We previously had a national holiday known as Kenyatta Day. Through the new constitution, Kenyans decided “Mashujaa Day” was more appropriate a name to recognize all heroes collectively.
But the day is celebrated on 20th October because it was on that day in 1952 that nationalists led by Mzee Jomo Kenyatta were arrested for “managing Mau Mau”.
The irony here is that just two months before his arrest, Mzee had presided over a rally in Kiambu in which leaders denounced the Mau Mau movement.
Arrests of nationalist leaders were precipitated by a declaration in October of 1952 of a state of emergency in Kenya by the colonial government.
This followed the killing by unknown men of one of the colonial government’s staunchest supporters and local leader, Senior Chief Warûhiû wa Kûng’û (pictured at murder scene).
Warûhiû died an extremely powerful and wealthy man.
In irony, his father, Kûng’û, a poor immigrant from Kîgio, Gatanga, Murang’a, was a mûhoi.
A mûhoi (plural - ahoi) was a legal squatter on his landlord’s land. For all intents and purposes, a mûhoi in the Agîkûyû community was equivalent to a slave. He lived on his landlord’s farm. For his toil, however, he was rewarded with food, and often, a piece of land.
So we had the son of a mûhoi who was administratively in charge of about a third of Kiambu, and whose European bosses were the country’s landlords, so to speak.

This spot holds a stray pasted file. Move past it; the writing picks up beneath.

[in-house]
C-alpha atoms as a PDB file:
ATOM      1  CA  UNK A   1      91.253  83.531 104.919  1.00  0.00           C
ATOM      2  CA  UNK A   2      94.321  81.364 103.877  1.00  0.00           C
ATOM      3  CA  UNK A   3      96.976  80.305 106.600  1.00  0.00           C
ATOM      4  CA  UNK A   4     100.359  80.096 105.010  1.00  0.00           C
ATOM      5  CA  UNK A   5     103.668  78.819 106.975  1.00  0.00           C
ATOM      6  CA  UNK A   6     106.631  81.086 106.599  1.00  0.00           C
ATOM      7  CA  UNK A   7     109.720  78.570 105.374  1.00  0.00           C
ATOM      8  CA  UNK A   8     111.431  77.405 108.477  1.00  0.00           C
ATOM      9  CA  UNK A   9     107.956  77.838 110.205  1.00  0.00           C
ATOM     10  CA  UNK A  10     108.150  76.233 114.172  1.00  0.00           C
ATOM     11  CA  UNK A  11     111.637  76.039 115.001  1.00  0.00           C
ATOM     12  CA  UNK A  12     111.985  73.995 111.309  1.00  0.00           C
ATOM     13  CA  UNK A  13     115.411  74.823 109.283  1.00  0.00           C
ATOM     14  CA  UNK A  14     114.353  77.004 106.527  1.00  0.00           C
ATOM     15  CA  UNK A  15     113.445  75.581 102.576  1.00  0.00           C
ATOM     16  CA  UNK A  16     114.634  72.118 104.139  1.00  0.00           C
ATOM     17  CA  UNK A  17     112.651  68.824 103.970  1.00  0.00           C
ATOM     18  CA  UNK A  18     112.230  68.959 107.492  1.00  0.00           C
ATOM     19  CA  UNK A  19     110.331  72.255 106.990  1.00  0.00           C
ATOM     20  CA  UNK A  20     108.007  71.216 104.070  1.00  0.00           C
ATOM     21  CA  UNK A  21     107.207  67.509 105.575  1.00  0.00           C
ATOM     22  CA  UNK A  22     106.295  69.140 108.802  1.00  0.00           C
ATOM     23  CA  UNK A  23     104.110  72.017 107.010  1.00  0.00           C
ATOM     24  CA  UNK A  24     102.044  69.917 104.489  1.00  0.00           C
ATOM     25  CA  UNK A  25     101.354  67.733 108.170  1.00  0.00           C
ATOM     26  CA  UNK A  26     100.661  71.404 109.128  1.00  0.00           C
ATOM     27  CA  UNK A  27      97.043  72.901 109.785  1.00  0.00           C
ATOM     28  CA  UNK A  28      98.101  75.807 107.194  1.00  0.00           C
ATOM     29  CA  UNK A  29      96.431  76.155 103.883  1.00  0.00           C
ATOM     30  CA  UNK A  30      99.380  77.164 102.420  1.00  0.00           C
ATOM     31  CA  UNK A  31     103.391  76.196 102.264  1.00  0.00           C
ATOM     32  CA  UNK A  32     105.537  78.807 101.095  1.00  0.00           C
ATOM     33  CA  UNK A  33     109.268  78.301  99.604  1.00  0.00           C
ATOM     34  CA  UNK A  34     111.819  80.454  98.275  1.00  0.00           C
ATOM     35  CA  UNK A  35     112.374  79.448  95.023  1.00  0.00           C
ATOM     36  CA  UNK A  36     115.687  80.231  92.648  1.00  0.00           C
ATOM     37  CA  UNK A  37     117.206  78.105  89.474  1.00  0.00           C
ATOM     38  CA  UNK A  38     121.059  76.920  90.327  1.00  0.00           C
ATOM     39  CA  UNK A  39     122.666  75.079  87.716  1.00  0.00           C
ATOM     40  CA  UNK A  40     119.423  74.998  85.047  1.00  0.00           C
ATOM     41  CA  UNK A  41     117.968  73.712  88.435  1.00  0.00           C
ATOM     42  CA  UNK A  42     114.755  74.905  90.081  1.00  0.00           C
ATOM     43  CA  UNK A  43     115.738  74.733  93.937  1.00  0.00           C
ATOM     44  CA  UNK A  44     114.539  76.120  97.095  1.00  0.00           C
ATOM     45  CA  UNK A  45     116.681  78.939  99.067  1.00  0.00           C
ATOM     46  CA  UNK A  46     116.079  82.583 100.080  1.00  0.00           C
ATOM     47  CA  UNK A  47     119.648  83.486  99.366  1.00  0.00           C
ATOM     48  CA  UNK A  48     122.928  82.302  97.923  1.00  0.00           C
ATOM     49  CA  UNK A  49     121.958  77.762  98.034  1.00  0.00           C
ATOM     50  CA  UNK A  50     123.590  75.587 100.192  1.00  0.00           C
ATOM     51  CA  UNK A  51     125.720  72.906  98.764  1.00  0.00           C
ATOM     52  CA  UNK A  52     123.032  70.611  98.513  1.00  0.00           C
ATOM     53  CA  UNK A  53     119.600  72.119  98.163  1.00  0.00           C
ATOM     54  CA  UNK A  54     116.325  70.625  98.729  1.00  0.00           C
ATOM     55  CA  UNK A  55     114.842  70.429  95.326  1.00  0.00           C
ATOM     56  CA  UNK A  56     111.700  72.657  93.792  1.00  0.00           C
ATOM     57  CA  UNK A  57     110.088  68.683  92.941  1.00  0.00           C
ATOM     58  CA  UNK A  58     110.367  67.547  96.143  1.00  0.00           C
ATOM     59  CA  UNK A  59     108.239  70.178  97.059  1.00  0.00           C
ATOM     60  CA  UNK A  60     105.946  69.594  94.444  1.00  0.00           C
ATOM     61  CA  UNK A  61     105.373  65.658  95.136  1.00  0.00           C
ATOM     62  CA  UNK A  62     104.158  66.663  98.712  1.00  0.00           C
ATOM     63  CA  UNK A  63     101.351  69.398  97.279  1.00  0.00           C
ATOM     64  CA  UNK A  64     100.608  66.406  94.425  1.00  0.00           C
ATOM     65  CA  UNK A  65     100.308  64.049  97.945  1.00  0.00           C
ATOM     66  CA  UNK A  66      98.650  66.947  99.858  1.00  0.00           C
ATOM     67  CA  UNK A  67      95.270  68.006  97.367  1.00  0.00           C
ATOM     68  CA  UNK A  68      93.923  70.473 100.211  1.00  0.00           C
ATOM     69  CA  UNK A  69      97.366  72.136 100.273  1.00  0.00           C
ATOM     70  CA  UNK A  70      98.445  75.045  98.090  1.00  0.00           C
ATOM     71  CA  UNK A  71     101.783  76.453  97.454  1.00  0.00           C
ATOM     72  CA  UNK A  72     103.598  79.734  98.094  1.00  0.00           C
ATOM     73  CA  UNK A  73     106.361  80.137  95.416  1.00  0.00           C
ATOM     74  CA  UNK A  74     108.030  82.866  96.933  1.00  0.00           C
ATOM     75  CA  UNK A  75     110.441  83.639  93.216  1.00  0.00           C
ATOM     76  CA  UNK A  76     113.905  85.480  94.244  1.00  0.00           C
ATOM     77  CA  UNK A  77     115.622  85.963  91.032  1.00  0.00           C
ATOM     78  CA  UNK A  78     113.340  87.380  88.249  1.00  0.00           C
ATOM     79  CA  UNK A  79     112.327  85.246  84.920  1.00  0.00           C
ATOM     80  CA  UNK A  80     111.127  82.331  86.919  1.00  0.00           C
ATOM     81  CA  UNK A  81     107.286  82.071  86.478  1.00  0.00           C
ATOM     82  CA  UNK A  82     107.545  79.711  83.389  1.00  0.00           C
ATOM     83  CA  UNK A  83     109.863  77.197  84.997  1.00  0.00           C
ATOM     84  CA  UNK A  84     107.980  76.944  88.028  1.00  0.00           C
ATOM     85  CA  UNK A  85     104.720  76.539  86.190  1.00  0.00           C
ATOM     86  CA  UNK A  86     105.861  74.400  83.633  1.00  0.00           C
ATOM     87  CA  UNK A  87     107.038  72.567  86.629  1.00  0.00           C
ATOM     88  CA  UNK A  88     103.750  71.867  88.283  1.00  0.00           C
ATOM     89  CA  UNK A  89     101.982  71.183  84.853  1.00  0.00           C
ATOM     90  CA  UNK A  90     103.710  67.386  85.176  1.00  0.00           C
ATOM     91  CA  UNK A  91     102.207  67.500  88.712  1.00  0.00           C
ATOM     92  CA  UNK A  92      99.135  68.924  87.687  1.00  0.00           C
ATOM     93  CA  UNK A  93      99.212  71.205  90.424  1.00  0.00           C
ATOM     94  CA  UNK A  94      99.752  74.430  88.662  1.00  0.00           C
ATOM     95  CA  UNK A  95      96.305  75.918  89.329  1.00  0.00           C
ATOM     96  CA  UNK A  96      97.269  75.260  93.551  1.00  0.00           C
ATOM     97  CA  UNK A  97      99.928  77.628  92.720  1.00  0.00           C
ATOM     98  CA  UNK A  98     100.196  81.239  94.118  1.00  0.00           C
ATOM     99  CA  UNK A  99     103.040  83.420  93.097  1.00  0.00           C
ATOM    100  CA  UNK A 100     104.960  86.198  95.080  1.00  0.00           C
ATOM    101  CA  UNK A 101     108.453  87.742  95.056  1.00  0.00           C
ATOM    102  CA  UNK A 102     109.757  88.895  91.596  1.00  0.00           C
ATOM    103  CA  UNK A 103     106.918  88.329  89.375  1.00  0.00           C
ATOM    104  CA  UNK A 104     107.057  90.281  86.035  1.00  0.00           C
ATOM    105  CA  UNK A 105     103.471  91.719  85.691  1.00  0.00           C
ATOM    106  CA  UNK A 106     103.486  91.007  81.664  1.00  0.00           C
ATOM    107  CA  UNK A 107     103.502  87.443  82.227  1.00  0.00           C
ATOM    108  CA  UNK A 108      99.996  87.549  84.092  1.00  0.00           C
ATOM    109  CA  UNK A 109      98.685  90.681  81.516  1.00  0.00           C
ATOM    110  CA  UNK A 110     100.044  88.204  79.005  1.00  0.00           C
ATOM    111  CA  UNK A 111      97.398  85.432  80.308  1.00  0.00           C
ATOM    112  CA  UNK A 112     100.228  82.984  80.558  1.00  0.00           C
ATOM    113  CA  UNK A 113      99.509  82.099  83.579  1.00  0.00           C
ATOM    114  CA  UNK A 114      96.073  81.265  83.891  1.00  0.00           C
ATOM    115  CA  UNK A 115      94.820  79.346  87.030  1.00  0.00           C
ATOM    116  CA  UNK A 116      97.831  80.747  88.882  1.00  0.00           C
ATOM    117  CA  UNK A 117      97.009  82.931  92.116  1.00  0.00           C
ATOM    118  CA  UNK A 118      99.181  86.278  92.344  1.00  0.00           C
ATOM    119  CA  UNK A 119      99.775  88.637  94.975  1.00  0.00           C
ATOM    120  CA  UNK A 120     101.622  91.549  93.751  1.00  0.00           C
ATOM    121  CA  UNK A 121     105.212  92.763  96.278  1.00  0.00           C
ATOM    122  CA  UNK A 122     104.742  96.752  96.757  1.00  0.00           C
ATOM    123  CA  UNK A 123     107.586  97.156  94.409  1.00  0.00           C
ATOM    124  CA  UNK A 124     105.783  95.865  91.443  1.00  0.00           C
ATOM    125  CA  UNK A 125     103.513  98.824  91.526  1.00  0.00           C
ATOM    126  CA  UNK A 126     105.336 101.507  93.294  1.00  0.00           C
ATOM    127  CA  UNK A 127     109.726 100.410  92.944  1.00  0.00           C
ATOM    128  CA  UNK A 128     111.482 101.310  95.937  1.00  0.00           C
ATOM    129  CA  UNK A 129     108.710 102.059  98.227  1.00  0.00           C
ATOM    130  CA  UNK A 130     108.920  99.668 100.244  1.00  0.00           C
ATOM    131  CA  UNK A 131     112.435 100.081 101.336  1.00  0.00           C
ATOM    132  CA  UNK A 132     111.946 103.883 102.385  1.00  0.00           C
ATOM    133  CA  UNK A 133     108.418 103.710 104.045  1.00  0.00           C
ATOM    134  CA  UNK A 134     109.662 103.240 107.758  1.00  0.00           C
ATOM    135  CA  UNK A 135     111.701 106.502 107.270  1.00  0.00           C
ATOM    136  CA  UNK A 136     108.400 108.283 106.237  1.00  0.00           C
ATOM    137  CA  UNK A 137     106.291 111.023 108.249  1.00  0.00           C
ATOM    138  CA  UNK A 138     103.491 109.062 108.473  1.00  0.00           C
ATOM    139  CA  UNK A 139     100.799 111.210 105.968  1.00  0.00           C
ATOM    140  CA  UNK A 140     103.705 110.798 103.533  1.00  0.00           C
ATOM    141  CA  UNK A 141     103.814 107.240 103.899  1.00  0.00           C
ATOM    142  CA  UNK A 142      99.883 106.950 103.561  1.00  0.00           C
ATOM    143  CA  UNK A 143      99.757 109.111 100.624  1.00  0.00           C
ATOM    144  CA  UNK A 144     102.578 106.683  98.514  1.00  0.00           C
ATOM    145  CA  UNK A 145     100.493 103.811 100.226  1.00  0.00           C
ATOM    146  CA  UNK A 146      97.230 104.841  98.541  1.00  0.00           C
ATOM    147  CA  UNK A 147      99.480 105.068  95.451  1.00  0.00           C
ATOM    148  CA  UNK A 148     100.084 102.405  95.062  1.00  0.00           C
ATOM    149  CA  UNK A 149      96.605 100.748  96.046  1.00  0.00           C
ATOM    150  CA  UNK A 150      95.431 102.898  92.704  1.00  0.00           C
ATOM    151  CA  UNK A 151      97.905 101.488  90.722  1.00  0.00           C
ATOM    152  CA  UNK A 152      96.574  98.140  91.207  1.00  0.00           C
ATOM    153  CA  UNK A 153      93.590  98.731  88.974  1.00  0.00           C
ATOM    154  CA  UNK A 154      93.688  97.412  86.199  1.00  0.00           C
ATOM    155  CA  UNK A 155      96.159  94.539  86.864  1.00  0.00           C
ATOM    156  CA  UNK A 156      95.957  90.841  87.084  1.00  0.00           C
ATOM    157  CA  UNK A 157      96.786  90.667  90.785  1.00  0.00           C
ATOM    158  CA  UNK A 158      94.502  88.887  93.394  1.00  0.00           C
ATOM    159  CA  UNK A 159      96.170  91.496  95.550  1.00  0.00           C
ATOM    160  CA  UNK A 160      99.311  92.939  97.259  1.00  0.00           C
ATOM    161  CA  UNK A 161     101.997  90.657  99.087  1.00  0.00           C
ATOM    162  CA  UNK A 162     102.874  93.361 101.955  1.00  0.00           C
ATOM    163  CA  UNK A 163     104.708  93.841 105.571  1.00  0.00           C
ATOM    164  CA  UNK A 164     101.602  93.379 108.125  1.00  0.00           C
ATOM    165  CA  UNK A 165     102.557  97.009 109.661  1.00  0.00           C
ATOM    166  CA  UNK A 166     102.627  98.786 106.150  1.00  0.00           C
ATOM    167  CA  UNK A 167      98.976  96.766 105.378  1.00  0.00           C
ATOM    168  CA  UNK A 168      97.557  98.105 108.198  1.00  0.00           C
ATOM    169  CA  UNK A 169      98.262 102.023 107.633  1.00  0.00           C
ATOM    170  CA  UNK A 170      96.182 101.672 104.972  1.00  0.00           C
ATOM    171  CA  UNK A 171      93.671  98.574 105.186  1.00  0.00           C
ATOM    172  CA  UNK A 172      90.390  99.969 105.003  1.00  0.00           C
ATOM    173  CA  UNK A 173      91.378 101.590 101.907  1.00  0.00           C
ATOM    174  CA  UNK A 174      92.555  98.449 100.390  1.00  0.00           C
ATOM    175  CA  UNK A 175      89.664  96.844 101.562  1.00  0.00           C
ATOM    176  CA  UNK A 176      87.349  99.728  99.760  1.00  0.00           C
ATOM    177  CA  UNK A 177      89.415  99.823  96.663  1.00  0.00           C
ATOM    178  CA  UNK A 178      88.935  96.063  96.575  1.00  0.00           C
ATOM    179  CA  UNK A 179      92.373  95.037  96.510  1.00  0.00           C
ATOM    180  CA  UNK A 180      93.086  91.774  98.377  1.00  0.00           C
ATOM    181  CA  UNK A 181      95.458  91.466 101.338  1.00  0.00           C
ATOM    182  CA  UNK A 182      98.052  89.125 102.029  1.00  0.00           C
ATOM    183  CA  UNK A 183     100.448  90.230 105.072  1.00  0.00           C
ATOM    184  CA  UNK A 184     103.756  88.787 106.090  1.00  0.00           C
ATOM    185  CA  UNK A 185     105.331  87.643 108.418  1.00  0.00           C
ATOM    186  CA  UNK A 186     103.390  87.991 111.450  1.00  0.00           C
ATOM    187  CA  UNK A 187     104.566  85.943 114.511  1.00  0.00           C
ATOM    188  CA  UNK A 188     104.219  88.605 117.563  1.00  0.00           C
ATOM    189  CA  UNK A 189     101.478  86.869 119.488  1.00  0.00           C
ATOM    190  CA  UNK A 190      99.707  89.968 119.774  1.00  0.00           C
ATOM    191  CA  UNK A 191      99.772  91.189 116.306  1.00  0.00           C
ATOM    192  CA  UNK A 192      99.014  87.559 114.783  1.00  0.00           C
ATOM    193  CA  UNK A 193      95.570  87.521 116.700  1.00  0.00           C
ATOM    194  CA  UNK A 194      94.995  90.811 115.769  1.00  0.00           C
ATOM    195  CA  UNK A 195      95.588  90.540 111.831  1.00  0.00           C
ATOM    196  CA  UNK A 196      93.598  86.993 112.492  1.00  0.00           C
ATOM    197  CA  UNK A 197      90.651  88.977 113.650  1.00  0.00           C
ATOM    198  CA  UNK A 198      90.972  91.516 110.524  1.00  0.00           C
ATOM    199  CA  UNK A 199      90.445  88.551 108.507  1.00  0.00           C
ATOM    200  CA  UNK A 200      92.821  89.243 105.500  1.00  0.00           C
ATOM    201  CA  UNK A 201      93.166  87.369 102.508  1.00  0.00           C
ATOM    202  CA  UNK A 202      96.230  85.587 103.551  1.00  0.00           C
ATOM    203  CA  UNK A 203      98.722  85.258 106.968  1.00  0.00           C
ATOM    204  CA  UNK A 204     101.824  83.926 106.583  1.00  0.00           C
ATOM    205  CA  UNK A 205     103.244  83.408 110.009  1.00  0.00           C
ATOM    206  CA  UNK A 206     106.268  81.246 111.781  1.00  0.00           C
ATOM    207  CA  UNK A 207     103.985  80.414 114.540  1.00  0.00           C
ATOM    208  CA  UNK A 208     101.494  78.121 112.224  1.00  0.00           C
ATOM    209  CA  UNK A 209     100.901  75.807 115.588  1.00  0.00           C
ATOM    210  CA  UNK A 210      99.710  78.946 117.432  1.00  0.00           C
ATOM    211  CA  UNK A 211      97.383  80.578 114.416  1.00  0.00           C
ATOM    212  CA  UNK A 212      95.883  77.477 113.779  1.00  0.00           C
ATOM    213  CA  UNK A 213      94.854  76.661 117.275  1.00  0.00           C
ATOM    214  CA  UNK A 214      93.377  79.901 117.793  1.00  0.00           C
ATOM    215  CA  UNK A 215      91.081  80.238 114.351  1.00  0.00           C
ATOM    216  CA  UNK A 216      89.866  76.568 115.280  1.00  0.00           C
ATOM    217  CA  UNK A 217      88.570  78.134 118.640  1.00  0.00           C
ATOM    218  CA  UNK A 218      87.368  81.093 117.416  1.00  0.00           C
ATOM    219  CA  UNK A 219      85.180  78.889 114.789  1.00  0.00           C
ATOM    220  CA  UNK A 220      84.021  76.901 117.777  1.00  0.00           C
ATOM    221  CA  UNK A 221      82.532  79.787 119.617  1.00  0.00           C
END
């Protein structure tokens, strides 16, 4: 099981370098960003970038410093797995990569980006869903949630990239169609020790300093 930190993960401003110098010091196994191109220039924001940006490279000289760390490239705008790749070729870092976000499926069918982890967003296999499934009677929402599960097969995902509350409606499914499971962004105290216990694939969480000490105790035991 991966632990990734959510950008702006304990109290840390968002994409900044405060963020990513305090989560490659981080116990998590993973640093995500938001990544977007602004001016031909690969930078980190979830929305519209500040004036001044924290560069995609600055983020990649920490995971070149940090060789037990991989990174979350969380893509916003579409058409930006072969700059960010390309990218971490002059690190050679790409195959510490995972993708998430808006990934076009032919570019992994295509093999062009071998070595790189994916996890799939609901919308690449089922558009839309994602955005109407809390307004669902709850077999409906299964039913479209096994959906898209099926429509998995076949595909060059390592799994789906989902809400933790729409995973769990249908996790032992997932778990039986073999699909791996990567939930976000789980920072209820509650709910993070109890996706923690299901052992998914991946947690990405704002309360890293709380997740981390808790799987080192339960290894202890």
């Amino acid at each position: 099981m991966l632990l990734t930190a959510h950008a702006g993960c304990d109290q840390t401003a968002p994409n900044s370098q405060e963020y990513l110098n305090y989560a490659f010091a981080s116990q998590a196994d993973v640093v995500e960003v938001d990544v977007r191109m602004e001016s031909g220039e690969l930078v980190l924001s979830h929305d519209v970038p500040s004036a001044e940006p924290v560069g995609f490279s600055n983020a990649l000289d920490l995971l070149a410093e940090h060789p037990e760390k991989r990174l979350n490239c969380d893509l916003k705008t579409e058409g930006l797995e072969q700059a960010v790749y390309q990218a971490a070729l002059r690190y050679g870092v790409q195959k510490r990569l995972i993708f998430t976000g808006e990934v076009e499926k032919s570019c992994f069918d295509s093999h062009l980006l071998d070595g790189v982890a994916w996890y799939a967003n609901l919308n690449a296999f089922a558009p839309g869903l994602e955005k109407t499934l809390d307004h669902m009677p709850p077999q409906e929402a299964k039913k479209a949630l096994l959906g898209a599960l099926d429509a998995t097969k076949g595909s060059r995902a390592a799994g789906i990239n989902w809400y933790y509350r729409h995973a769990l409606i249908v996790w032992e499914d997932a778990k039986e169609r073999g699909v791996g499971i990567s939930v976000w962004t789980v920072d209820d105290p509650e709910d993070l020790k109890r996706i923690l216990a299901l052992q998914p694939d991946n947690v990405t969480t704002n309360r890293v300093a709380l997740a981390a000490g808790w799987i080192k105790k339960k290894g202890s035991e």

In his early years, Snr. Chief Warûhiu was raised in Kimathi sub-location of present-day Kiambu.
Thus the sun rose on this Chief’s life in Kîmathi, and the sun set on his life when assassins - said to belong to Mau Mau, a movement that was led by a Kîmathi - shot him dead.
To be fair, the jury is still out on who Warûhiû’s actual killers were.
At his funeral, the society’s high and mighty assembled. There were top colonial leaders led by Governor Baring, just as there were leading lights in the nationalist movement led by Jomo Kenyatta.
At the Kiambu rally two months earlier, in August of 1952, Mzee Kenyatta had shared a podium in Kiambu with Snr. Chief Warûhiû, seen here looking pensive. The leaders were united in condemning Mau Mau activities and oathing ceremonies.
As priests performed final rites at Warûhiû’s resting place, Mzee followed proceedings grimly, oblivious of the fact that he would in a few days’ time be arrested for being the leader of Warûhiû’s killers.
I don’t know why the colonial government arrested Mzee in Gatûndû, when they could have done so at Warûhiû’s graveside.
In any case, on the day of the funeral, the colonial government considered Mzee “leader of #MauMau.